After Mrs Rooney lost her seat as the Open MP for Manus, dad worked in the private sector including a job with Bradford Investments buying and selling gold. However, in 1989 his uncle Moses died and dad had to return to the village to assume the mantle of family leadership.

In the village, he began to see life and politics from a different perspective so in 1992 he contested the Manus Open Seat. However, his attempt was unsuccessful but that did not deter him. Soon after he contested the Local Level Government (LLG) Presidential Seat and won.

He became a Provincial Minister and took the portfolio of Works and Transport. During his term he contributed so much to the development of the province including the sealed of the Manus Highway and the Loniu – Lorengau road. Sadly, these roads have not been maintained. He also took the lead in bringing MV Manus back to the country. Unfortunately, that too has been neglected.

In 1997 he was offered a job with then Open MP, Charlie Benjamin, as the First Secretary (FS). He took up the job and did not defend his seat. He worked with Benjamin until his [Benjamin’s] dismissal. In 2007 he joined the newly elected Open MP, Job Pomat, as the Press Officer.

He would work for Pomat until his untimely death on March 27, 2012 at around 8:20pm at the Port Moresby General Hospital after suffering a sudden stroke. His death not only shocked us but everyone he had come in touch with during his 54 years especially in Manus.

It was during his repatriation to Korojih village that I got a glimpse of how much he had impacted on the people of Manus. His repatriation and burial was taken over by the provincial government. At Momote airport, a motorcade took his body to Loniu Bridge were another motorcade of 9 motorized dinghies took us directly to the village.

His funeral was attended by representatives from the 12 LLGs of Manus and sympathies and condolences were coming in from all over the province. The people he worked with described him as ‘exceptional’ in his work. Mr. Pomat said he did not always do as he was told but he always did what he knew was right; even if that meant stepping on Pomat’s toes sometimes. Nahau Rooney simply said he was the best employee she ever had.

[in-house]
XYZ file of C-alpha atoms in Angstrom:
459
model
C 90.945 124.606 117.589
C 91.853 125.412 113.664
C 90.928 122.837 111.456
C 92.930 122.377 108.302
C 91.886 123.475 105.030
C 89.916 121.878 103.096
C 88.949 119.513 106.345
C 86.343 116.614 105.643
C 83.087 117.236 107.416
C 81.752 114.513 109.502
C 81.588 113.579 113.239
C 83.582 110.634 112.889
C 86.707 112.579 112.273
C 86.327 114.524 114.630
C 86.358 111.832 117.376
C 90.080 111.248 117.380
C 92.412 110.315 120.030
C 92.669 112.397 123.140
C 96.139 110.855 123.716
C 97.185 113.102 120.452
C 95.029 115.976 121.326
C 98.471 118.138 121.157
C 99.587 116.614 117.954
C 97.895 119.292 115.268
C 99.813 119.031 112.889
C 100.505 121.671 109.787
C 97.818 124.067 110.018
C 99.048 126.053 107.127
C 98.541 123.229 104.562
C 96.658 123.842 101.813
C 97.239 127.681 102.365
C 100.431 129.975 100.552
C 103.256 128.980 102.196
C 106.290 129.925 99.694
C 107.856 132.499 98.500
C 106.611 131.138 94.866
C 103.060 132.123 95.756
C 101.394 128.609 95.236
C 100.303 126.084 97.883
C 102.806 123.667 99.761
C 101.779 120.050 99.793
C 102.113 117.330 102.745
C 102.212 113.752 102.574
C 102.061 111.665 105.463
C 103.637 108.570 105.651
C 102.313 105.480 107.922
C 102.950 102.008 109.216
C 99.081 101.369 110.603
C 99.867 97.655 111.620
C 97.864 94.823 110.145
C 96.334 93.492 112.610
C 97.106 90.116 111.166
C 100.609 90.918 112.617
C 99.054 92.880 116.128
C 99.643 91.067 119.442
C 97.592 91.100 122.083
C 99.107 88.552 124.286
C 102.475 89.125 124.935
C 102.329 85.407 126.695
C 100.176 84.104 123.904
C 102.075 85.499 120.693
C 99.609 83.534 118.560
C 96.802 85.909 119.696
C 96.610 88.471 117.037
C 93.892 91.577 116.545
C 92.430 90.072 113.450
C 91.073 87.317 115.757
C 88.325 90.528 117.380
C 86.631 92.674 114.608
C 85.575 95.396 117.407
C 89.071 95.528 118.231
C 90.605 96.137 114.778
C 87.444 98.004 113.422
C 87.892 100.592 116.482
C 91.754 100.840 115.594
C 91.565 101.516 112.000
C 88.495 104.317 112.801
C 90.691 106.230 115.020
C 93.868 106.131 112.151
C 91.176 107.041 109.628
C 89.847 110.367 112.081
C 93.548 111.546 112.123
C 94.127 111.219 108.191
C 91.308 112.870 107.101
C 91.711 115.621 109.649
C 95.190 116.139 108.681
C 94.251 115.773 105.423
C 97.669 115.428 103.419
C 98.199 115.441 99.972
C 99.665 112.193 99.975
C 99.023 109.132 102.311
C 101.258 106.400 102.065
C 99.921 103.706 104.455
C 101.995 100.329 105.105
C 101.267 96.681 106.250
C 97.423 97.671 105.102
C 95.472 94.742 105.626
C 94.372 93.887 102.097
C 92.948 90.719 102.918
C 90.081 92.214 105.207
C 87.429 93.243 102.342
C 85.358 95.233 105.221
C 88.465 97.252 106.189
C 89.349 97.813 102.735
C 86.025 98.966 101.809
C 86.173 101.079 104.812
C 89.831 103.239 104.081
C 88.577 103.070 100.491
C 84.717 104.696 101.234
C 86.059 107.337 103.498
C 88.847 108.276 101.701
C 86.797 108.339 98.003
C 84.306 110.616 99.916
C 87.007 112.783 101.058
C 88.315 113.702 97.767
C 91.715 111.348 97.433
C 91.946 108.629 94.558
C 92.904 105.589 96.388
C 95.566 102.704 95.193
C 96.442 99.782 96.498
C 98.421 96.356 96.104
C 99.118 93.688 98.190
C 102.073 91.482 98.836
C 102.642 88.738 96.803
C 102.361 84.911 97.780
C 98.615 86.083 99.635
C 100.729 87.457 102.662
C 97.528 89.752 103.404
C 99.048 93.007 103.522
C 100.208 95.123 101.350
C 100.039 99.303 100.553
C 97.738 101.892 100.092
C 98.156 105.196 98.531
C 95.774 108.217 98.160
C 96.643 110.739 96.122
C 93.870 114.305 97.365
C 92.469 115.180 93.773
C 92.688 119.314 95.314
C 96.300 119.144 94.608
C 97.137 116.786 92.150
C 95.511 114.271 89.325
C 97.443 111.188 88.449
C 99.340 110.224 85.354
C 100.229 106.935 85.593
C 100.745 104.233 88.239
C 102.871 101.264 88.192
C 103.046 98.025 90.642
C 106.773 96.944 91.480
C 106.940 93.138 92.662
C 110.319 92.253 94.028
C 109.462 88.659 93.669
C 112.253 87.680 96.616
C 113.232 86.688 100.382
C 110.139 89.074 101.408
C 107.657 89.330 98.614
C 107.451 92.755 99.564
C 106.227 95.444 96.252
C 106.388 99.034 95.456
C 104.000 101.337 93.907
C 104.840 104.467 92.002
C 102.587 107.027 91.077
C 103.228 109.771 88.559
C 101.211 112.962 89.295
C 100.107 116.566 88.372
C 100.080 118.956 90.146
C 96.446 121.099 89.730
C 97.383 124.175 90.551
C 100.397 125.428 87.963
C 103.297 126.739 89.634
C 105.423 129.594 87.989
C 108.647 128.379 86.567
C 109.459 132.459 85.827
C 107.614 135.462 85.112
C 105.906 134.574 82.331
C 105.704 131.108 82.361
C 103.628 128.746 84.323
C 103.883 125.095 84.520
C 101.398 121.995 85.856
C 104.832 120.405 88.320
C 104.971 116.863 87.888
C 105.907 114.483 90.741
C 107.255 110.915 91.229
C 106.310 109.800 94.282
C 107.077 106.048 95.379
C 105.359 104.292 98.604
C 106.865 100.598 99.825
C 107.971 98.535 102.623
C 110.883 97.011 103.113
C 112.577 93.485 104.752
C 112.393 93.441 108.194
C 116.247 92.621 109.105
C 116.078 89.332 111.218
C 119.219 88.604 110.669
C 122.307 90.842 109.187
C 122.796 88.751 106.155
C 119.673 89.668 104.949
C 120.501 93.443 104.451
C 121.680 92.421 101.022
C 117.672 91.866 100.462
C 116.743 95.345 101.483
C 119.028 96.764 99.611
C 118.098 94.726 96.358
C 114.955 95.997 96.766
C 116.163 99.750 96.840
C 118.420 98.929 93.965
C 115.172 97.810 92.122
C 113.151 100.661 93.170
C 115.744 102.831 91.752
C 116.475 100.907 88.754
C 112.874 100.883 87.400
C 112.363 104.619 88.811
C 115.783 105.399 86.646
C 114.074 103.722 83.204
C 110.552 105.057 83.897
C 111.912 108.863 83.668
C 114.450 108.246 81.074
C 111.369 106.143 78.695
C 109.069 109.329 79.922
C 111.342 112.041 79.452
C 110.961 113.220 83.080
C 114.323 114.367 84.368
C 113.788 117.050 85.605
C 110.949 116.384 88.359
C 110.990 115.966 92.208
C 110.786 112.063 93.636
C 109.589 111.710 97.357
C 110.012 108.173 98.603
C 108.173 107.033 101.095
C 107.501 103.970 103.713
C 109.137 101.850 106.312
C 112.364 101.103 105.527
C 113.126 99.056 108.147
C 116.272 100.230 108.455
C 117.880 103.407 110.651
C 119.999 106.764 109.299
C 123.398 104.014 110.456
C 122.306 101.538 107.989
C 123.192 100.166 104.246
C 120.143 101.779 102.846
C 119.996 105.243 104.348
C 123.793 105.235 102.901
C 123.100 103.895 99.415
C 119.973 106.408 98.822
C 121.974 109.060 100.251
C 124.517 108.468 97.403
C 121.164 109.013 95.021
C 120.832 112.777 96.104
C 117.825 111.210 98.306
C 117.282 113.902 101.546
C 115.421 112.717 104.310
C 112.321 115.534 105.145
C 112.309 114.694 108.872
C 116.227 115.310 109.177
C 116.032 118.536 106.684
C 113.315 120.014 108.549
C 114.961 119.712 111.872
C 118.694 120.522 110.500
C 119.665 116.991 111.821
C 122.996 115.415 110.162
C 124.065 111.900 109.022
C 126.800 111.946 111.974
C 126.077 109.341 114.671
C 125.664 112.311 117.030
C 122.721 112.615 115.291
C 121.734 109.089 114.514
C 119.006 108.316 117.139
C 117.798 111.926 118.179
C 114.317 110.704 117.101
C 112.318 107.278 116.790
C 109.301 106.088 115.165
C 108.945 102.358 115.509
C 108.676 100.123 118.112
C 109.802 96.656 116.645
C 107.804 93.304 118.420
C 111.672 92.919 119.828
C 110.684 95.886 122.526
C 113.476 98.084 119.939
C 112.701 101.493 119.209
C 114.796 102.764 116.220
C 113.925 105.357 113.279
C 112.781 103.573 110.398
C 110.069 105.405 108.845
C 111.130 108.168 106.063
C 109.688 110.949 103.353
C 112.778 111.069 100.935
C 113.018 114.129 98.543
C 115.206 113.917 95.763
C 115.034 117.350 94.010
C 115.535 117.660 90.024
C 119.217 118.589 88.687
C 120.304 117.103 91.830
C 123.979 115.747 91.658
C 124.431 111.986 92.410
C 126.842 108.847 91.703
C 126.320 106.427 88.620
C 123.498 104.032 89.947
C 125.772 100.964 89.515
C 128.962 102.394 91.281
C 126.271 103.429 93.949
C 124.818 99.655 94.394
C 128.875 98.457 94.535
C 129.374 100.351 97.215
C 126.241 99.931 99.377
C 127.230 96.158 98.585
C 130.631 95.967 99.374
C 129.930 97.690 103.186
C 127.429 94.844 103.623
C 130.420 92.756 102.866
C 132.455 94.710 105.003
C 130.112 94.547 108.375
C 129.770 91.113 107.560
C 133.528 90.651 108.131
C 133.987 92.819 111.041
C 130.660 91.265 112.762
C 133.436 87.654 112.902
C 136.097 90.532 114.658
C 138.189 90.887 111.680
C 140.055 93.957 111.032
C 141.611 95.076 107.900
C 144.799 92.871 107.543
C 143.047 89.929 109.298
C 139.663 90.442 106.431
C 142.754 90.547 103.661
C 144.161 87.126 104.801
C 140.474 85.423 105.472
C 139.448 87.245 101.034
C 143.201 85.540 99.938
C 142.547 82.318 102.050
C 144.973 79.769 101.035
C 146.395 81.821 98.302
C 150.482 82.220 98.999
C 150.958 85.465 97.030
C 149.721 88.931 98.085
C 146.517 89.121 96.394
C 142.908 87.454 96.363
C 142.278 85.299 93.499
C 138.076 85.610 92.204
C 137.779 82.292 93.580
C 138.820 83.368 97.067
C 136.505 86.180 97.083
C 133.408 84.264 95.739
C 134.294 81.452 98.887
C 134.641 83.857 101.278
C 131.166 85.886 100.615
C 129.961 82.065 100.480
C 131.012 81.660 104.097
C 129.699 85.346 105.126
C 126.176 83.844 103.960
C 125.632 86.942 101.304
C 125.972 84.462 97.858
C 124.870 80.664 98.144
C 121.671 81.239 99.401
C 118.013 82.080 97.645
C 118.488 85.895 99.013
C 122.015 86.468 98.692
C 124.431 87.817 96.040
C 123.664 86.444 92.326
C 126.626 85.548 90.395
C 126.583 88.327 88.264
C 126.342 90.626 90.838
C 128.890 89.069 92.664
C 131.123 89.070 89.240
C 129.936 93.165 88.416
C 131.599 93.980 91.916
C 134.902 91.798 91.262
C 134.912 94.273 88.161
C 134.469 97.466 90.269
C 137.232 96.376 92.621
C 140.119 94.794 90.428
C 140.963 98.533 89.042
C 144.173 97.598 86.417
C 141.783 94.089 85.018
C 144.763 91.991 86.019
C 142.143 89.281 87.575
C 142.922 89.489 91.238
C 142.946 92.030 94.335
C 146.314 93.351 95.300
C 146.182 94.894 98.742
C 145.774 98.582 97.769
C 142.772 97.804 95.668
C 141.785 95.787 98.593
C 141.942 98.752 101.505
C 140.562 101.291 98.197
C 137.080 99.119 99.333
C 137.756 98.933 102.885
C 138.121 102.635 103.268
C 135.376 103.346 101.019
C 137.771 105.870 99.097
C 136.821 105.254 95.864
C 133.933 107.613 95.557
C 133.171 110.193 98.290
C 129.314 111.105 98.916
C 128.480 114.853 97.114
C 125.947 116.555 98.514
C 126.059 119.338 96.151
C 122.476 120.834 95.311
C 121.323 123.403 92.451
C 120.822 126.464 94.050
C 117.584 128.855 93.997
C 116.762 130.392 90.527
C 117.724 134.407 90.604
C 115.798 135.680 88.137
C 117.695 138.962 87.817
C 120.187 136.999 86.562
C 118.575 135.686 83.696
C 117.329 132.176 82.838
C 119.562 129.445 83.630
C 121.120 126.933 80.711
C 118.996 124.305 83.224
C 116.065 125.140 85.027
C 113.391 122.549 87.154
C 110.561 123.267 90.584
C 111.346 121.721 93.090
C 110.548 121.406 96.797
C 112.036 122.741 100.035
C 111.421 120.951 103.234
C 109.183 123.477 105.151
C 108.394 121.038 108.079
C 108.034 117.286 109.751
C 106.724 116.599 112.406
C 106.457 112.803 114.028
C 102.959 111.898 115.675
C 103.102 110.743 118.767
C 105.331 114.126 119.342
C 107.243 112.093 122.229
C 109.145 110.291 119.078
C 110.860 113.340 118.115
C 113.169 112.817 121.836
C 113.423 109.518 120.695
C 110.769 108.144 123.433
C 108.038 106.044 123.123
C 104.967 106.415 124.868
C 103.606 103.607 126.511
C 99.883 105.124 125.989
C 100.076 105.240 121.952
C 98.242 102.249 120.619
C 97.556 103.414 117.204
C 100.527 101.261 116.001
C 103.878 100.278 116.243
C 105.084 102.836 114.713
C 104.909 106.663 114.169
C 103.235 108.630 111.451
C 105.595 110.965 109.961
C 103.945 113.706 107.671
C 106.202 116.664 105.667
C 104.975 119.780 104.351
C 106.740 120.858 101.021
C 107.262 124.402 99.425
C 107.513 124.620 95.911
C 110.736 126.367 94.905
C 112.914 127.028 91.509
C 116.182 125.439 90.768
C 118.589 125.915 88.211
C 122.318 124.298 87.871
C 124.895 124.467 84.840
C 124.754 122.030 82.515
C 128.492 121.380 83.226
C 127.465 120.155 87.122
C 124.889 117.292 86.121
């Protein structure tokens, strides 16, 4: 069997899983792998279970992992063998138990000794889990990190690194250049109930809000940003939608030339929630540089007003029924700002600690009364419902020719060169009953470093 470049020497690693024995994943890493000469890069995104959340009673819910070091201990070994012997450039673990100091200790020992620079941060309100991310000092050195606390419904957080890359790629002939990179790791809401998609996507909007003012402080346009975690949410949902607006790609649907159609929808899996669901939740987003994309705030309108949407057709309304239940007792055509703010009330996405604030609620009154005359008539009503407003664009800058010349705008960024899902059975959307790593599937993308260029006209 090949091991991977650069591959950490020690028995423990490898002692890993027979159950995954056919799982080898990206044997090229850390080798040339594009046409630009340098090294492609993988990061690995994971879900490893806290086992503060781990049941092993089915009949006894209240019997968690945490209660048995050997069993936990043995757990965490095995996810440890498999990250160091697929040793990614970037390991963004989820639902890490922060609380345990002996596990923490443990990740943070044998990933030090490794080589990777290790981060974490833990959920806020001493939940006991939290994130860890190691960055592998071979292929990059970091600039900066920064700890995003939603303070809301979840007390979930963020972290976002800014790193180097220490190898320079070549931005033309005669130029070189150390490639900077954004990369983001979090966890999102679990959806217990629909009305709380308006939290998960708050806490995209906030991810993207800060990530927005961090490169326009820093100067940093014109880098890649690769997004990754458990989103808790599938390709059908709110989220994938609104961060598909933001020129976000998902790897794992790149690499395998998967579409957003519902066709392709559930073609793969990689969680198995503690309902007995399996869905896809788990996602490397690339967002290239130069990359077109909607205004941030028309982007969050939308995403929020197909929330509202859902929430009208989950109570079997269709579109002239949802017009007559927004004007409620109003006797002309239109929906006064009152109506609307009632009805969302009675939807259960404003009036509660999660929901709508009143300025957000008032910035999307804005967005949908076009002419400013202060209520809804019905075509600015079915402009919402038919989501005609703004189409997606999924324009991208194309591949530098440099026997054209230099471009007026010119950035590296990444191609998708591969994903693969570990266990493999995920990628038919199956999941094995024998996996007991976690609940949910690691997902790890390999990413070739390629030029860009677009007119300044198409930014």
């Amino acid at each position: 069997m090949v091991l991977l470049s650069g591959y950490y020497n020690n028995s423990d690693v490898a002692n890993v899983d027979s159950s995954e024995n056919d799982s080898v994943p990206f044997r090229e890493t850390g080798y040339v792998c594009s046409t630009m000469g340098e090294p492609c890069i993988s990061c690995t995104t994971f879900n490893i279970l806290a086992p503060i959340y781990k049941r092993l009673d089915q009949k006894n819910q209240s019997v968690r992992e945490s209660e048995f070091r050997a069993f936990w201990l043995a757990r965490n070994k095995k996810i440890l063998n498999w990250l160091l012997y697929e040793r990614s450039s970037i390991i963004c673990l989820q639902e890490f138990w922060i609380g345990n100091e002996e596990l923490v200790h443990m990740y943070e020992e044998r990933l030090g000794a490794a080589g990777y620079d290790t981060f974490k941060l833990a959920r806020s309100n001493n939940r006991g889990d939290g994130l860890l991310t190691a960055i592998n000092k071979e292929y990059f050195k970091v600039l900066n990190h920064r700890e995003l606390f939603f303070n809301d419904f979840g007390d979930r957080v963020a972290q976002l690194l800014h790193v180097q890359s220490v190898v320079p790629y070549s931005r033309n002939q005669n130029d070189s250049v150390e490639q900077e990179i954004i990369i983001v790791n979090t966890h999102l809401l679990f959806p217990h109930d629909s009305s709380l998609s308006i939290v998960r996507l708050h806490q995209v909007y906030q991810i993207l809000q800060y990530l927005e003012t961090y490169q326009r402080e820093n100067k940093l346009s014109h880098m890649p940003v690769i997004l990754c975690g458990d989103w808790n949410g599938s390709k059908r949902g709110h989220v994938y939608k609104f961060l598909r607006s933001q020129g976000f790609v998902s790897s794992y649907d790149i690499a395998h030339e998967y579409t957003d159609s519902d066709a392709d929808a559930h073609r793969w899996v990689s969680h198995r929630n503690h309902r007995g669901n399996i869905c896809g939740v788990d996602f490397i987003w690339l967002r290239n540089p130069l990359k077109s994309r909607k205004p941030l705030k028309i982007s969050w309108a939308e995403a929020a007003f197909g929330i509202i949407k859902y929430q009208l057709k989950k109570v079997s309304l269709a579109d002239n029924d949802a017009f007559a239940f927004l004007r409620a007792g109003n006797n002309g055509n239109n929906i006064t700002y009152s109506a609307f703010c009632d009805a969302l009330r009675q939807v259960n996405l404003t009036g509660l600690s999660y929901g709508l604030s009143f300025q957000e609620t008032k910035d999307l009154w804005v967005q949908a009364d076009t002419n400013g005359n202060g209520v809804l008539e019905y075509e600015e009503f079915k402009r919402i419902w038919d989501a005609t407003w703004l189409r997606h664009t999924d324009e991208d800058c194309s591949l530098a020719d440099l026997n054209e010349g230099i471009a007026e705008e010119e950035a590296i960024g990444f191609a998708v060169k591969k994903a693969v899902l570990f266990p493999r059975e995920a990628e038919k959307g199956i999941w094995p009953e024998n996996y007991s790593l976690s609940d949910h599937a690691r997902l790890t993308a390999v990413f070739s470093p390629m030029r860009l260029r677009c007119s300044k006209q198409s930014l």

The people of Korojih are the ones that he has impacted most. He led an exemplary life especially in politics. He became the first person from the village to become an elected member of the provincial assembly. He also proved to be one of the most productive and was the key person in the Water Supply Project that was officially opened the day he was buried.

Before his death, we became exceptionally close when he stopped drinking. Alcohol was a large part of his life. It could have been the pressures of work or the habit he had acquired over the years but after a serious illness late last year, he finally decided to stop. He told me that it was God’s way of telling him it was time to stop. In a way it opened him up and he told me of his dreams, the things he wanted to do to help his people. Unfortunately, he died after achieving the first one.

Dad had always been quite proud of his political career. He always maintained that his Minister, Minister Pomat, was one of the few that were ‘incorruptible’. He was also very proud of the fact that in his 15 years in politics, he has never once stolen. He once told me of how someone had offered him K100, 000.00 in cash to endorse a contract which would cost K3000, 000.00. He turned the offer down.

I can confidently say dad’s only regret would have not been able to complete the many things he wanted to do. However, he achieved quite a lot during his life and I am proud to have called him my father.

R.I.P Dad. You always be in our hearts.